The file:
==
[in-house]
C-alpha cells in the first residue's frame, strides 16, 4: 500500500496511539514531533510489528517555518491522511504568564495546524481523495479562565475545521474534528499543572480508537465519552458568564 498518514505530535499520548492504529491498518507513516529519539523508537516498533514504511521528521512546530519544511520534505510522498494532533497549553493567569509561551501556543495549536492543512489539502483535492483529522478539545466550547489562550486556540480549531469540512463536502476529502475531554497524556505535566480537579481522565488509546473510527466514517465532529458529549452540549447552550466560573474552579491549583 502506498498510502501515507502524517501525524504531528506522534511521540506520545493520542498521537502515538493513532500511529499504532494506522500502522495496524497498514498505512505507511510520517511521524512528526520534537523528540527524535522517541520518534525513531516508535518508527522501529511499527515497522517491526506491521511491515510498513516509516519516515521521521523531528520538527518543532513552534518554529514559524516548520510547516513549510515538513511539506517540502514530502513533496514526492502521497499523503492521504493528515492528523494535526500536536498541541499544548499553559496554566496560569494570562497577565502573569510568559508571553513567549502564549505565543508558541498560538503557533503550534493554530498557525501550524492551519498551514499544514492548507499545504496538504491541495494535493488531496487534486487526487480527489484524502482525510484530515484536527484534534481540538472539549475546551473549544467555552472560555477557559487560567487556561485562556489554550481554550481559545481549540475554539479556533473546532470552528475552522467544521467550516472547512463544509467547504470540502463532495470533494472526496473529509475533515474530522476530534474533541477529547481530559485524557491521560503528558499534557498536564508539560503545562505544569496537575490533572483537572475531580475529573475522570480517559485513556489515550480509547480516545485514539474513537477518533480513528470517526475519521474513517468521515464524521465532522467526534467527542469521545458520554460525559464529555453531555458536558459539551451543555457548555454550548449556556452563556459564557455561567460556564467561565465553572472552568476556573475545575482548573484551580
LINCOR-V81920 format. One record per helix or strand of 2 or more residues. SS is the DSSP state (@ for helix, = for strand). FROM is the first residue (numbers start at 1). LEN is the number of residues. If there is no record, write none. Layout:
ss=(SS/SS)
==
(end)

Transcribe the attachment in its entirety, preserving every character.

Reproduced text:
[in-house]
C-alpha cells in the first residue's frame, strides 16, 4: 500500500496511539514531533510489528517555518491522511504568564495546524481523495479562565475545521474534528499543572480508537465519552458568564 498518514505530535499520548492504529491498518507513516529519539523508537516498533514504511521528521512546530519544511520534505510522498494532533497549553493567569509561551501556543495549536492543512489539502483535492483529522478539545466550547489562550486556540480549531469540512463536502476529502475531554497524556505535566480537579481522565488509546473510527466514517465532529458529549452540549447552550466560573474552579491549583 502506498498510502501515507502524517501525524504531528506522534511521540506520545493520542498521537502515538493513532500511529499504532494506522500502522495496524497498514498505512505507511510520517511521524512528526520534537523528540527524535522517541520518534525513531516508535518508527522501529511499527515497522517491526506491521511491515510498513516509516519516515521521521523531528520538527518543532513552534518554529514559524516548520510547516513549510515538513511539506517540502514530502513533496514526492502521497499523503492521504493528515492528523494535526500536536498541541499544548499553559496554566496560569494570562497577565502573569510568559508571553513567549502564549505565543508558541498560538503557533503550534493554530498557525501550524492551519498551514499544514492548507499545504496538504491541495494535493488531496487534486487526487480527489484524502482525510484530515484536527484534534481540538472539549475546551473549544467555552472560555477557559487560567487556561485562556489554550481554550481559545481549540475554539479556533473546532470552528475552522467544521467550516472547512463544509467547504470540502463532495470533494472526496473529509475533515474530522476530534474533541477529547481530559485524557491521560503528558499534557498536564508539560503545562505544569496537575490533572483537572475531580475529573475522570480517559485513556489515550480509547480516545485514539474513537477518533480513528470517526475519521474513517468521515464524521465532522467526534467527542469521545458520554460525559464529555453531555458536558459539551451543555457548555454550548449556556452563556459564557455561567460556564467561565465553572472552568476556573475545575482548573484551580
LINCOR-V81920 format. One record per helix or strand of 2 or more residues. SS is the DSSP state (@ for helix, = for strand). FROM is the first residue (numbers start at 1). LEN is the number of residues. If there is no record, write none. Layout:
ss=(SS/SS)